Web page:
Vista SP1: Is it Time?

Wednesday Aug 29th 2007 by Rob Enderle
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With SP1 due out early in 2008, should you now re-evaluate the product and consider deployment?

OK, Vista hasn’t exactly been the Windows 95 of operating systems, but this may be both a good and a bad thing. It certainly didn’t have the waves of people lining up to get it when it launched (the iPhone got that wave), but then it also didn’t have the large number of employees trying to slip it into production. Given that I was one of the employees that did that with Windows 95 and black screened my CEO’s laptop (that wasn’t a good day) I’m kind of glad of that.

But with SP1 due out early in 2008, should you now re-evaluate the product and consider deployment? Many of you have effectively paid for the thing anyway and while the labor cost could be daunting, it may not be, and you could have the ideal environment for it.

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I’ve been using Vista nearly exclusively on a variety of desktops (up to 8 Intel cores) and laptops (both old and new) since before launch. I just loaded the beta of SP1, and the one 4 core AMD desktop I was having problems with came up like a charm and is running better than it did with the initial Vista drop (read: it now works with my games). This is to say, while I’ve generally been happy with Vista it has had some annoying problems, and SP1 appears to have addressed most of them in this early beta. In short, I think it is now time to suggest you consider bringing it in for test.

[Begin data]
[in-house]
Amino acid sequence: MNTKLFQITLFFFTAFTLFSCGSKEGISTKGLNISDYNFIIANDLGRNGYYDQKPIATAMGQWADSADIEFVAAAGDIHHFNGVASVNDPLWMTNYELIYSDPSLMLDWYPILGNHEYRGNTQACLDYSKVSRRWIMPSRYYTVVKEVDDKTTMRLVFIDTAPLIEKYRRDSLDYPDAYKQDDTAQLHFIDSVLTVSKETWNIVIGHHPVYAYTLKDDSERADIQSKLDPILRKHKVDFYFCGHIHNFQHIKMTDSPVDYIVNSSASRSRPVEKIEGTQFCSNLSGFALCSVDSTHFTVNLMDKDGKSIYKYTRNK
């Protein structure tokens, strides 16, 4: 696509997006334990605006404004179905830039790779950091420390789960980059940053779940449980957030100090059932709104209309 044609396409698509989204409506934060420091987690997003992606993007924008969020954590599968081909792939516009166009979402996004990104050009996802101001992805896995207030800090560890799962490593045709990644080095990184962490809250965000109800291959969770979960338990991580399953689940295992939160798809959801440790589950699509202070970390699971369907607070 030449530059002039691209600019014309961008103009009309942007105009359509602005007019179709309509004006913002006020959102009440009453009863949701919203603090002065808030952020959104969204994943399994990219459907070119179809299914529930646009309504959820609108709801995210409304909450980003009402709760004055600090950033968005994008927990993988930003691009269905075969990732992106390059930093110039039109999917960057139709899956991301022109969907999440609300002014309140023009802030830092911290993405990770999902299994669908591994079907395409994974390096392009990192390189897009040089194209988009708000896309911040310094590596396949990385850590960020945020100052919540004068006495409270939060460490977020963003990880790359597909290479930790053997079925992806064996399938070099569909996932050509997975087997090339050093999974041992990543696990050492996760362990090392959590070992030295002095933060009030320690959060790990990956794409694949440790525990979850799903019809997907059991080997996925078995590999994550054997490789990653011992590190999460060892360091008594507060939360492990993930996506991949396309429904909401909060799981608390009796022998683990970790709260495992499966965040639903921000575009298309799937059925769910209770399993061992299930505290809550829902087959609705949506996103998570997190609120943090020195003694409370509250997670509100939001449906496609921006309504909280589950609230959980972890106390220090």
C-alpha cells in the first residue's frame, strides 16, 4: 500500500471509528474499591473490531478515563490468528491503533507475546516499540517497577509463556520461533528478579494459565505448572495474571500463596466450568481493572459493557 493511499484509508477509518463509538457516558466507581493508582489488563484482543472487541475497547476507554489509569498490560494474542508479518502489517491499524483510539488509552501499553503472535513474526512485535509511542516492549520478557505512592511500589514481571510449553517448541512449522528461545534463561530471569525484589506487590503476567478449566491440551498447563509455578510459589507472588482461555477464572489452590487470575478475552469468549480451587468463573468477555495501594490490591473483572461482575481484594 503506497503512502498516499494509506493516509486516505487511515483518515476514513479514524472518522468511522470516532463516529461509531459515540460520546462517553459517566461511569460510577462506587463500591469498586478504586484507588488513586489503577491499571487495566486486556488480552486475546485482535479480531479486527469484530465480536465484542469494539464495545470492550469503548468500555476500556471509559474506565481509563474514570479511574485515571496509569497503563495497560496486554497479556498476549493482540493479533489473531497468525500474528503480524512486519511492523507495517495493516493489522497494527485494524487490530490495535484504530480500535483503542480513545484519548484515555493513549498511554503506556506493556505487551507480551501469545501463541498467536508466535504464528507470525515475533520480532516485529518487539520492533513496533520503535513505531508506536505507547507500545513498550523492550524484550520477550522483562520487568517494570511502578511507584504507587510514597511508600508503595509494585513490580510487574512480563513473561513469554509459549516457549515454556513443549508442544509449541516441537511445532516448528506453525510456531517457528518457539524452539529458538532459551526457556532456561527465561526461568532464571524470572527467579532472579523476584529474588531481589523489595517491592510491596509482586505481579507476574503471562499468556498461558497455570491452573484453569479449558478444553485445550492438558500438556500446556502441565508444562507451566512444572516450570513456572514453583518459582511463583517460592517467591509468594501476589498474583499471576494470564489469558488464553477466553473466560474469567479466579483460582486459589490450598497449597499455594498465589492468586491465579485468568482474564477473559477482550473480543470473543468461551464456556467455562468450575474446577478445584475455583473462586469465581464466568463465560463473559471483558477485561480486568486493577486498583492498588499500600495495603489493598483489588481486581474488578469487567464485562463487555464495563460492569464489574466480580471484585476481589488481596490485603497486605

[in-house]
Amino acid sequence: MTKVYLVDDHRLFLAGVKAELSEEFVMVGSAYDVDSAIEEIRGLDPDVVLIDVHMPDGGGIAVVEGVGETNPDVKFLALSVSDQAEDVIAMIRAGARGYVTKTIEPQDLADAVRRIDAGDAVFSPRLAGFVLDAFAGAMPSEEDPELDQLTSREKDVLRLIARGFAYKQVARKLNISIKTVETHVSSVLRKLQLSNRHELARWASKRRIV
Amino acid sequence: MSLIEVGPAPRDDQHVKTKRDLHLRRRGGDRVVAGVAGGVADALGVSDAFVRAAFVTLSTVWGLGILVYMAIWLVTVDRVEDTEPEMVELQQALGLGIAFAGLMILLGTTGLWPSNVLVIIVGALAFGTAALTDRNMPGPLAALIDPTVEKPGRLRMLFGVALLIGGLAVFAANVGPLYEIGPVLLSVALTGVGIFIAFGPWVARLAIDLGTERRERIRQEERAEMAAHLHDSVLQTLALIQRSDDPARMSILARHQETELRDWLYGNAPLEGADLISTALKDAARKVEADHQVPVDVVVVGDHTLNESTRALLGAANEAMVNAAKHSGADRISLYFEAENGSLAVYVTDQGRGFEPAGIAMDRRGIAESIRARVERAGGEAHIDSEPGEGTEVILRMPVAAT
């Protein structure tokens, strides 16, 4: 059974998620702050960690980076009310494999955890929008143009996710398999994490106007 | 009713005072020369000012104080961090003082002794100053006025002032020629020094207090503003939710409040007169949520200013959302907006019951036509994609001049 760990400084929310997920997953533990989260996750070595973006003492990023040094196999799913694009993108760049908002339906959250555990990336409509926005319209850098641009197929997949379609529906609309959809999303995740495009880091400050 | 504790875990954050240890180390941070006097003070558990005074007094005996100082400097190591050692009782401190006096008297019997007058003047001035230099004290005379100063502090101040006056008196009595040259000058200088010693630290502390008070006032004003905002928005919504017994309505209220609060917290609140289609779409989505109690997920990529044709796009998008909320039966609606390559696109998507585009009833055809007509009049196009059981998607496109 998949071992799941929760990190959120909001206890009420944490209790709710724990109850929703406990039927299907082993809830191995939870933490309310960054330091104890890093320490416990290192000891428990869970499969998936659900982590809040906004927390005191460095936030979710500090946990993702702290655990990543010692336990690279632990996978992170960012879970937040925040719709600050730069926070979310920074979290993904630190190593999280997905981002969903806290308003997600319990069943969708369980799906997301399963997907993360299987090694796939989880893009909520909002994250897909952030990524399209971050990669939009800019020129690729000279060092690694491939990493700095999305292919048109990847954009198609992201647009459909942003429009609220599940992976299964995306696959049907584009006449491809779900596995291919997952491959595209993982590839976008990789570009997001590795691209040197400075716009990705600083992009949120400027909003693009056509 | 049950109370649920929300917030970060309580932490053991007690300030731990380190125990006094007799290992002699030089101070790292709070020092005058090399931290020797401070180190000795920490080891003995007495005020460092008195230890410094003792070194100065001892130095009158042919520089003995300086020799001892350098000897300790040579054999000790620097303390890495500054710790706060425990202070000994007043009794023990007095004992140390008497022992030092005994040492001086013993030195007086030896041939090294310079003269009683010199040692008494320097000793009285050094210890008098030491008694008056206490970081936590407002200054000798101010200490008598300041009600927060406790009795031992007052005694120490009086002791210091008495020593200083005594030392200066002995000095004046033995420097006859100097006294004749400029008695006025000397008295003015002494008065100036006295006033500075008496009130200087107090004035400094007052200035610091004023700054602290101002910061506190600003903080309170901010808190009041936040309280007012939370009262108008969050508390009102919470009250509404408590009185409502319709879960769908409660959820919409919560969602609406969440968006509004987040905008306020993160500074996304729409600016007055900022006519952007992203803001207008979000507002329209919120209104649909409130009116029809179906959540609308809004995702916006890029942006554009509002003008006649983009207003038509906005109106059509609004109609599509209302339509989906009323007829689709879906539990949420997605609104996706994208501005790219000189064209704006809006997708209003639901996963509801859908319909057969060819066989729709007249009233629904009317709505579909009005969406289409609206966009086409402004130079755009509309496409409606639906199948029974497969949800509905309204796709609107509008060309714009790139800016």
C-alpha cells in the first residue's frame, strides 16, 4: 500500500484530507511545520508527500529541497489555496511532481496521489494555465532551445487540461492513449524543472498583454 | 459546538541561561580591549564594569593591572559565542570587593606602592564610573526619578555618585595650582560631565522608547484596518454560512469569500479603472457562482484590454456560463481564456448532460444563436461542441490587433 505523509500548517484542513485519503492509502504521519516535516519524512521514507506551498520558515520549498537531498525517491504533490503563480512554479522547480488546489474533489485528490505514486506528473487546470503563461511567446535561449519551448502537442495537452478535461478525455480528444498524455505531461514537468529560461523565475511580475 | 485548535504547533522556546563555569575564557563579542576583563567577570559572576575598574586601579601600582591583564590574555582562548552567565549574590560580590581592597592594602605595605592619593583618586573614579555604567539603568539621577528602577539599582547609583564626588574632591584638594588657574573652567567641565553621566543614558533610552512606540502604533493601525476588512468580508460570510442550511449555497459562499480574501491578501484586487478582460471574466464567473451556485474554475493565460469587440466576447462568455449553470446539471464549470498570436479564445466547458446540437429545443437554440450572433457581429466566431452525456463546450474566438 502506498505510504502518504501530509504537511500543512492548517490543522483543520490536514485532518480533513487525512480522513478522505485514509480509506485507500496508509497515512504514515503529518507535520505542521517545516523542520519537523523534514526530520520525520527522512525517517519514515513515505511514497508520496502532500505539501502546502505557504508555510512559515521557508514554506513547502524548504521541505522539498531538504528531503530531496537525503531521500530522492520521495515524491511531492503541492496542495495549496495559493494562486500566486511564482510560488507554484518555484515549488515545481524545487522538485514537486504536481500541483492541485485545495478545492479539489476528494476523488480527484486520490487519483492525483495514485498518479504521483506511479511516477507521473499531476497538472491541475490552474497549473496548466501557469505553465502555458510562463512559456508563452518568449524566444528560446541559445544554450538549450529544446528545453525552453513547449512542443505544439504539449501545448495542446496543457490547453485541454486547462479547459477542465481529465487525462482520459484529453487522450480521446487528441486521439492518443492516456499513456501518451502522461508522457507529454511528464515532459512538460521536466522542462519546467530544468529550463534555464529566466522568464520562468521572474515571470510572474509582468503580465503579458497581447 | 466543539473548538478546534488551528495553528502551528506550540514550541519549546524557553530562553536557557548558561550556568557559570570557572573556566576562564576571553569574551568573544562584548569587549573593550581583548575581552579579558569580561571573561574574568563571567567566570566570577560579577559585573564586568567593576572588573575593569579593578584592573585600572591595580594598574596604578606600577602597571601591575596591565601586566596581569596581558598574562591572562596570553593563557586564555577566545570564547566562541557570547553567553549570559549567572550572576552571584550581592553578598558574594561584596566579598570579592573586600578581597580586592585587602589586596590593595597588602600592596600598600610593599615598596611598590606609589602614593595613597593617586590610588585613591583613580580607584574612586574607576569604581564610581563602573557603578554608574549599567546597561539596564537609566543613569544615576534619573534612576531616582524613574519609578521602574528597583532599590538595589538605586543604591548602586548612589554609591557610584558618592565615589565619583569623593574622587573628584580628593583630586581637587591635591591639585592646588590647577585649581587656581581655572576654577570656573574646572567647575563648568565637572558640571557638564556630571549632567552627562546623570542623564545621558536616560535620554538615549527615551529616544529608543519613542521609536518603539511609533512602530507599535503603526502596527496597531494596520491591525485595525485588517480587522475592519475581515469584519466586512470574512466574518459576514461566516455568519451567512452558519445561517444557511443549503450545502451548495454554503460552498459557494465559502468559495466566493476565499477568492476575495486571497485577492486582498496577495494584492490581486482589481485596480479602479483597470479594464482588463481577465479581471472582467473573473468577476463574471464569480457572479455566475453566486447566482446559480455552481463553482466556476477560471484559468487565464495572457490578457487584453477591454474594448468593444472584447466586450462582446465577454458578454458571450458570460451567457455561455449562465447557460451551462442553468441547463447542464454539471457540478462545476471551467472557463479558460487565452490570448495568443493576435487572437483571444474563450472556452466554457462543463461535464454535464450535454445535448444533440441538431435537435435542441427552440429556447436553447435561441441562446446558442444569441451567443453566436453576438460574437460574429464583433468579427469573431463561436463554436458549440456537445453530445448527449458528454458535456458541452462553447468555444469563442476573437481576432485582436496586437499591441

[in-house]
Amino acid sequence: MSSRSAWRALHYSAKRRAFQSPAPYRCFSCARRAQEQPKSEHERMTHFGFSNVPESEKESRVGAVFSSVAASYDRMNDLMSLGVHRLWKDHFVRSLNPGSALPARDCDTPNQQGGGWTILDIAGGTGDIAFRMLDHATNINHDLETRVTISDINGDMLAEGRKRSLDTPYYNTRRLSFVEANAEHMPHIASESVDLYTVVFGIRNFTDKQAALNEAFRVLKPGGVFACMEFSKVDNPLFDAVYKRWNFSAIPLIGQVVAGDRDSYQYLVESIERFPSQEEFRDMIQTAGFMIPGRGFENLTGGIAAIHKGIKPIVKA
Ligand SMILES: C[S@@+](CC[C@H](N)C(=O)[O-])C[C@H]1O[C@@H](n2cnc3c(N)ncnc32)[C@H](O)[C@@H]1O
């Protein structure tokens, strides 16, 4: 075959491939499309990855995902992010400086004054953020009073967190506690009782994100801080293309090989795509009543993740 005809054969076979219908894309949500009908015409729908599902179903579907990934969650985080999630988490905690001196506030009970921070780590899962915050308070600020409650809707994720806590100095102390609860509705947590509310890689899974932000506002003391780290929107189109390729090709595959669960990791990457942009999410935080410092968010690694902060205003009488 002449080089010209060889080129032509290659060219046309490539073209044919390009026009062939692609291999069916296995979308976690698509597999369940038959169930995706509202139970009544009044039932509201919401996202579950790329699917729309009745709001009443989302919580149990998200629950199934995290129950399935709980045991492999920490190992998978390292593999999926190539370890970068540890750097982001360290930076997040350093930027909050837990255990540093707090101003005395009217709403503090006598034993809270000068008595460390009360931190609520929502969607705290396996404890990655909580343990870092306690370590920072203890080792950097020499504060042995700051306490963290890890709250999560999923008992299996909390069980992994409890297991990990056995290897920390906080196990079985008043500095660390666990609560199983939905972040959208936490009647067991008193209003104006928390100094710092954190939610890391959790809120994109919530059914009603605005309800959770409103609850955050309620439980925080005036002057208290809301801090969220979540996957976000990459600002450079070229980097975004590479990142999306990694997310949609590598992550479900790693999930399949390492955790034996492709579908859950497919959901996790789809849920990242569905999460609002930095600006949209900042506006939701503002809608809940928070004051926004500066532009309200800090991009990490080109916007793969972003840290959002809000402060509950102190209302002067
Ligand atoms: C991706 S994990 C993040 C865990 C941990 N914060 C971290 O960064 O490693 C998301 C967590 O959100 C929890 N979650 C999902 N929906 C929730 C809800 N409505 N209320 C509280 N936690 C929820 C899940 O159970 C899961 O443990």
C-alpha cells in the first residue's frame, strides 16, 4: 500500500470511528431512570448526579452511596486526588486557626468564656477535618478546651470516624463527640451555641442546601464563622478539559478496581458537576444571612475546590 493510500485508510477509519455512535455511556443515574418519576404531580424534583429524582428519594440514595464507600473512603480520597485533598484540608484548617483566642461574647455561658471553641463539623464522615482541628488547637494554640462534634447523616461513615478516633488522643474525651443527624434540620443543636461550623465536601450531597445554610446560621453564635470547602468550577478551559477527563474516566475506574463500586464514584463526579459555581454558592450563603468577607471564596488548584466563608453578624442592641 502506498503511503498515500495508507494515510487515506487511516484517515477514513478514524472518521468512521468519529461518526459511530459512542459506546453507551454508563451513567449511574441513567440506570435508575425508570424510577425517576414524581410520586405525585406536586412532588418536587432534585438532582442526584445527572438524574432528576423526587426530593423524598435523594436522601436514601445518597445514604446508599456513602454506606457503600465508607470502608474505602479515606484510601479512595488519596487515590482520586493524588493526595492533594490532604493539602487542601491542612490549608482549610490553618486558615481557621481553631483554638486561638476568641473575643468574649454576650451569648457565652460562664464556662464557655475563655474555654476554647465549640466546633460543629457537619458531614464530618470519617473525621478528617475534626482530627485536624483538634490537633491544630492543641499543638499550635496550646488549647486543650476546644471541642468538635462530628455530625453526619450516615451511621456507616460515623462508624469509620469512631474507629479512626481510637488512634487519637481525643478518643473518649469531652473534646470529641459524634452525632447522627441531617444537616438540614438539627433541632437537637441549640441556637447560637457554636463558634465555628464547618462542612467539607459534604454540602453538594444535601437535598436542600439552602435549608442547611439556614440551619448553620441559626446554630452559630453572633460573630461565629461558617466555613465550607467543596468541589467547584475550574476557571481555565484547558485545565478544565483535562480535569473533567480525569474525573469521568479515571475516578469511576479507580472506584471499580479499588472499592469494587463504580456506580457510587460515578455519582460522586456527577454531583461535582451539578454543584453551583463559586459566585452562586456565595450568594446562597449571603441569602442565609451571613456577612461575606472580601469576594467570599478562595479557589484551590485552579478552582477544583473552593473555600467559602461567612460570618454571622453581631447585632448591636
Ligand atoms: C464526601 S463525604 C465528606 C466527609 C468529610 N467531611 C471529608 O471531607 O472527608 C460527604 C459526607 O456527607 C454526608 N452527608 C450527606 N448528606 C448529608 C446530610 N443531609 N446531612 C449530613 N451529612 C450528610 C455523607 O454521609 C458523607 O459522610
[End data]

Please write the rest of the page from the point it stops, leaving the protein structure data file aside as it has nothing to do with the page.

Under the Hood

We’ve been so focused on the problems, mostly compatibility and drivers, for so long that it is likely time to refresh on the benefits. Windows Vista is built on a new, much more UNIX-like kernel. That doesn’t mean you can suddenly port your UNIX code to it, it means the kernel is better protected, which means there are entire classes of viruses that don’t seem to know how to run on it.

The offering, particularly on a laptop, moves between suspend and full operation much more easily. You get more of an instant on/instant off experience than you did with Windows XP, though the initial drop did continue to drain the battery in suspend, suggesting you need to set for timed hibernation if you want to leave the laptop for a couple of days off power (or you’ll come back to a dead battery). I haven’t tested the SP1 drop on a laptop yet, but my hope is they will have fixed this before SPI goes RTM.

A lot has been said about the new UI called Windows Aero. Now that third parties are beginning to put out Widgets (EMC has several coming) the advantages other than the pretty face are more apparent. Particularly in a multi-monitor set up (I use twin 24” monitors now). It’s not just pretty, it actually is functional and I’m constantly losing things because I have so much open. The 3D Windows view is a life saver if you have a lot of real estate open.

Installation: if you have to install Vista from scratch or re-image a machine, it is vastly better than Windows XP. No searching for floppy drives to load special drivers, no black screens because of the wrong graphics driver (if it’s the right driver but done badly, NIVIDIA comes to mind, it’ll still black screen though). In short, as long as the guys doing the drivers did their job, you get a really good experience. If they didn’t, you’ll still have issues (but SP1 has less of them).

Windows Mobile is vastly improved, syncs are seamless now and, if you are connected to Exchange, you probably are mostly doing wireless sync anyway. However, I find you need to sync physically every once in awhile to clear out your deleted items on the mobile device (assuming you want to be able to go back and undelete) and that is much better. Granted it is also better to sync music and movies, but I know most of you folks would never think of doing that on your business phone, so I probably shouldn’t even mention it.